Team Writing
Meetings will still be taken and writing samples read for team writers on projects.

Existing Development Projects
Will learn their fate as soon as possible but definitely before the 16th January.

This process is still to be decided. Books may be sent to the BBC before 16th January for consideration to see if they will accept them in a one page pitch in the 16th January submissions round.

As this is a new process Jon East was at pains to point out that there would be no exceptions to the 16th January except the exceptions. As with any new system, time will be taken to iron out the kinks and to see how it works in practice. This is an attempt to remove many of the pitfalls of the current commissioning process and to foster a new creative atmosphere at CBBC."

Monday, September 26, 2005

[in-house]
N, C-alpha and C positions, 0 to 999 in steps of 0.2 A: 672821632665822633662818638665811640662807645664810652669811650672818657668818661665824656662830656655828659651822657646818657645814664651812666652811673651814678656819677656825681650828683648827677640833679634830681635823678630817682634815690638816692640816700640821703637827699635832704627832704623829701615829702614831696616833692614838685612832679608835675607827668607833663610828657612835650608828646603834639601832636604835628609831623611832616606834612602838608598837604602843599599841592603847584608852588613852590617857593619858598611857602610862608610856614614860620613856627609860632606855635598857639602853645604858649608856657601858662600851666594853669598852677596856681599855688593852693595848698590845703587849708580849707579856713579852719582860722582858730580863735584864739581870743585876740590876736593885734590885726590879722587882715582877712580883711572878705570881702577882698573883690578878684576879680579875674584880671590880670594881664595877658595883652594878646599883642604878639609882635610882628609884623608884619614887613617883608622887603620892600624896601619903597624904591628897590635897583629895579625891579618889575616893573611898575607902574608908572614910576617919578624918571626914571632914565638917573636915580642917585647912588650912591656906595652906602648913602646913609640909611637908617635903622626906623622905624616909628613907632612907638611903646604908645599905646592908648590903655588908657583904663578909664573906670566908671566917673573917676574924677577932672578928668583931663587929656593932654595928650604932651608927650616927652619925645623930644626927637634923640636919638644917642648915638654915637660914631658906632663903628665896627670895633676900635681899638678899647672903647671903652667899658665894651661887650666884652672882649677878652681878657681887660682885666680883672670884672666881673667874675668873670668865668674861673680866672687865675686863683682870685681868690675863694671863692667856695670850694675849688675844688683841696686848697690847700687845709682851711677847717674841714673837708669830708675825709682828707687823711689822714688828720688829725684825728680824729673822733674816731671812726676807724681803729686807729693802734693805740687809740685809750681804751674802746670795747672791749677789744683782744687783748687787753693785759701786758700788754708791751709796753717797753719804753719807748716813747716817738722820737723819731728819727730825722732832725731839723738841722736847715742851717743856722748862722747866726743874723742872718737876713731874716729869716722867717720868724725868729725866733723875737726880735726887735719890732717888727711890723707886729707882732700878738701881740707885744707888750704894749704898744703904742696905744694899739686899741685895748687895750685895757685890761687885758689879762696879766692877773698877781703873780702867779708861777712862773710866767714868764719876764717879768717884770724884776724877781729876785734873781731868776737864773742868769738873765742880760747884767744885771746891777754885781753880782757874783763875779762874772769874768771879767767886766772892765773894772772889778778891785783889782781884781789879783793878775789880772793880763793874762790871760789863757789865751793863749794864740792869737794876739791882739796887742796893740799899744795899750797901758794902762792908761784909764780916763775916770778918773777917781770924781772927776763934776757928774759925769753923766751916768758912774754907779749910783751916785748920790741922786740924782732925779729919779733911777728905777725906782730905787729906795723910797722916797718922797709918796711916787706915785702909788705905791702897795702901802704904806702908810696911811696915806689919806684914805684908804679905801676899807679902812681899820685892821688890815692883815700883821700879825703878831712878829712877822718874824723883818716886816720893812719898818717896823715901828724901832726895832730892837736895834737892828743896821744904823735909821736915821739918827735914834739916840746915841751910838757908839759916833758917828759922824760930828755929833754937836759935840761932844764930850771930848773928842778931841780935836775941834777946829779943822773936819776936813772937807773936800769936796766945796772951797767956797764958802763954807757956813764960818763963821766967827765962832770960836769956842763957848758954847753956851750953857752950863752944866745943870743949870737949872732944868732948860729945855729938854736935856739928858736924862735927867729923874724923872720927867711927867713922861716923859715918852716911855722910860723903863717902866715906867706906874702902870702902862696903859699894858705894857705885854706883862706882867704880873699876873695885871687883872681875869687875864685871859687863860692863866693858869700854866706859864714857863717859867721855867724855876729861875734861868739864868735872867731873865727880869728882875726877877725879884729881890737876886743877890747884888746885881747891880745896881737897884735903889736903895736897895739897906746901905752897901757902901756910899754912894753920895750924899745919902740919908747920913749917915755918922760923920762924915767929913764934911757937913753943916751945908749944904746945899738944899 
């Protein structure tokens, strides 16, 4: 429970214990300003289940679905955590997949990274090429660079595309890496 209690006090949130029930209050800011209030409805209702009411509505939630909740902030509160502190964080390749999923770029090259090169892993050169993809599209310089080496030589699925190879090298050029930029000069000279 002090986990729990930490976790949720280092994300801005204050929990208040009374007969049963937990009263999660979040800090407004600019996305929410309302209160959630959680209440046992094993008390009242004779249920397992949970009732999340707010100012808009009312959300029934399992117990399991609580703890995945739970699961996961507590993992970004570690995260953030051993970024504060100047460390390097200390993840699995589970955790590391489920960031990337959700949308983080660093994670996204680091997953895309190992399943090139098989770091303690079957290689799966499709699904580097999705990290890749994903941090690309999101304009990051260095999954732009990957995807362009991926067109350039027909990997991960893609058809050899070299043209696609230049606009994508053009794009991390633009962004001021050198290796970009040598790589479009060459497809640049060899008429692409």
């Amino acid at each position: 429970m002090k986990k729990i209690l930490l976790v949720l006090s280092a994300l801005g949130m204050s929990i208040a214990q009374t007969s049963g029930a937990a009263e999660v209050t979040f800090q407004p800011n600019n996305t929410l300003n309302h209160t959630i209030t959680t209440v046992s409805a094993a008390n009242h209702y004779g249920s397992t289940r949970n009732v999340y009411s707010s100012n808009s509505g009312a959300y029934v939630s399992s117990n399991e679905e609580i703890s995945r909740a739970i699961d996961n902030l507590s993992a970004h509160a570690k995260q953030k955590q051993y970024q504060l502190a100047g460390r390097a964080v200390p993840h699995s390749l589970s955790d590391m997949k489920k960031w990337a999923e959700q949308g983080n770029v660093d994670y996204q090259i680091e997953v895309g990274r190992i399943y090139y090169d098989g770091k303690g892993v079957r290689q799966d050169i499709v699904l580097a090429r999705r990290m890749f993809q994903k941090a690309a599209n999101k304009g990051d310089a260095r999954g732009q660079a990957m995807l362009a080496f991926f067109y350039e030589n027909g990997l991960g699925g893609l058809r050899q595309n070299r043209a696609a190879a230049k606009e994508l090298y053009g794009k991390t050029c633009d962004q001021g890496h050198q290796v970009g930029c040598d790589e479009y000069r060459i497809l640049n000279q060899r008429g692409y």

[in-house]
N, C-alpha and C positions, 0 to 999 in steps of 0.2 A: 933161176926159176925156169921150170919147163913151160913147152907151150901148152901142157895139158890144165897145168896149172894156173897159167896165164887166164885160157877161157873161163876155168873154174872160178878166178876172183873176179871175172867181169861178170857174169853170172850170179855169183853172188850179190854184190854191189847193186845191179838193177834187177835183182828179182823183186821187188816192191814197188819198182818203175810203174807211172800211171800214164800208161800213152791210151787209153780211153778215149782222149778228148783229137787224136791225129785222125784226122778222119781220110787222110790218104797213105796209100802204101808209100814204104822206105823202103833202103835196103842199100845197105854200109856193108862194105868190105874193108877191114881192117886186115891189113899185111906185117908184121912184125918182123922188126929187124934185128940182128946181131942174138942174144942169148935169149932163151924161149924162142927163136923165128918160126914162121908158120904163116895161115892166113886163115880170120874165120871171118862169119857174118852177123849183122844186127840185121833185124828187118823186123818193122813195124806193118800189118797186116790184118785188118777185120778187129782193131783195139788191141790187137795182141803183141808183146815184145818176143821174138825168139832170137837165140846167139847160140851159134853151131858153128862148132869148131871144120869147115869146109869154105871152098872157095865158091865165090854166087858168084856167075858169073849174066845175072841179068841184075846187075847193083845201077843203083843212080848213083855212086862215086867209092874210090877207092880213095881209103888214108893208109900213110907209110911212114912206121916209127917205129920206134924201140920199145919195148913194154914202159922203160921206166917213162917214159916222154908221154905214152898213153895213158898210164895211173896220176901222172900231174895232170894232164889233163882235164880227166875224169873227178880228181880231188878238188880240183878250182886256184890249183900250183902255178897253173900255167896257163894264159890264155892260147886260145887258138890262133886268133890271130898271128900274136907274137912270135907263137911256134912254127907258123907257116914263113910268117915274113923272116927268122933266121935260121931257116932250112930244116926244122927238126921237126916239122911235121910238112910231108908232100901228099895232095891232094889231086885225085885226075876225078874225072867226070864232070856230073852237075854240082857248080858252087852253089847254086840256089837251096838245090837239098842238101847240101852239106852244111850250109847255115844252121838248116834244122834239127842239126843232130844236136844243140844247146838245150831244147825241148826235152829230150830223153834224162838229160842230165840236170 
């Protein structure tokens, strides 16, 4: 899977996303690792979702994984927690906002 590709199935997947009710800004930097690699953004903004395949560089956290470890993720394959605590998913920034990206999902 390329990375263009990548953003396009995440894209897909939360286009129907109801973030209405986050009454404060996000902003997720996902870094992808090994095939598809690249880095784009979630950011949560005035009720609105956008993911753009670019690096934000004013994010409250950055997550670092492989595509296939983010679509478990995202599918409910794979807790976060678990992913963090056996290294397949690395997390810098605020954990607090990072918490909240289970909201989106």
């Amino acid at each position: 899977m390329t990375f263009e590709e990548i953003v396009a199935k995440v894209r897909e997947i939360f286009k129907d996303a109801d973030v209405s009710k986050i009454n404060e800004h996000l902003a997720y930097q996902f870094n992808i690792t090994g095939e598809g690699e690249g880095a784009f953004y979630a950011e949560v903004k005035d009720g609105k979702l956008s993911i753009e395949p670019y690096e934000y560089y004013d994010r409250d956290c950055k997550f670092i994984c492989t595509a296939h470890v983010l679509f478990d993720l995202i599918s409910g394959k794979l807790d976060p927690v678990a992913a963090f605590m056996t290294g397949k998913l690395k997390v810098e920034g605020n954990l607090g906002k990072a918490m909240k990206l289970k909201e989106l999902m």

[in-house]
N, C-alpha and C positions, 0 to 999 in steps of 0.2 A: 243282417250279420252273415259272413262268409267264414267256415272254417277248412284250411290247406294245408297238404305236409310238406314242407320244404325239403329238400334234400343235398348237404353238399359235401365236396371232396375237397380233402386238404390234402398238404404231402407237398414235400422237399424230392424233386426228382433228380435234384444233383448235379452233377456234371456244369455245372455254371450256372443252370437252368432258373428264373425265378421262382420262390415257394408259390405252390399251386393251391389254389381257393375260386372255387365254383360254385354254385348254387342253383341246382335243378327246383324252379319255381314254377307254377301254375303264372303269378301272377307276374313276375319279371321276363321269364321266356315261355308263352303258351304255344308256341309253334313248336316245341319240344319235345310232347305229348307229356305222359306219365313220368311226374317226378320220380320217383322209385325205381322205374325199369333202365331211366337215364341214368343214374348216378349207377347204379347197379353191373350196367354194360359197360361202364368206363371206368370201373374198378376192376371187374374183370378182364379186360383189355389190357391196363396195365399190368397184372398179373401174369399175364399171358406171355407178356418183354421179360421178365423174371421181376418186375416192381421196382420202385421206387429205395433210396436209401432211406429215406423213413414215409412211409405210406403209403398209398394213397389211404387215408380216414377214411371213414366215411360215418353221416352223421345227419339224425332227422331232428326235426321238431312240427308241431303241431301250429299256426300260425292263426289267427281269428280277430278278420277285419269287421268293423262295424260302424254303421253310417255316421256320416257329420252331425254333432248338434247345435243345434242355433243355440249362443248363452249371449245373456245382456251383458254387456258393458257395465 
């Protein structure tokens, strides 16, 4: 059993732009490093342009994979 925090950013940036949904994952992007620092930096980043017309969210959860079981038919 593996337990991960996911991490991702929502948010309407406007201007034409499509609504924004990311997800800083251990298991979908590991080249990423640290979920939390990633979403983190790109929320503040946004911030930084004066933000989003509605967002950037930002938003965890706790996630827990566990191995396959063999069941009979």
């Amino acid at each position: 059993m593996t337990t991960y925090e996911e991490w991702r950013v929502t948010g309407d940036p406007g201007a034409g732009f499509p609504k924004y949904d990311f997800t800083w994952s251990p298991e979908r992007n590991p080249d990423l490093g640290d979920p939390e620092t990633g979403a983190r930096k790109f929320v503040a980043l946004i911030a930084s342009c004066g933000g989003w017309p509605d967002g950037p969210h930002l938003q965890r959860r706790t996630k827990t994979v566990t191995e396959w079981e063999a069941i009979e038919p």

UK interview part 2

The second part of Alex Epstein's chat with UK writer Stephen Gallagher is up. For those interested, follow the link.

And Lee gets some extra inside info with Mr Gallagher on his blog.


As a script reader, you don’t usually meet the people you read for. For example, I read for Miramax for two years but never once met good ol’ Harvey (but I was often aware of his presence in London given the mood and behaviour of the staff). I met the, gasp in awe, Head of Development once but generally you deal with the Assistant, or if you want to be polite (and I suggest you do), you can call him the Development Co-ordinator.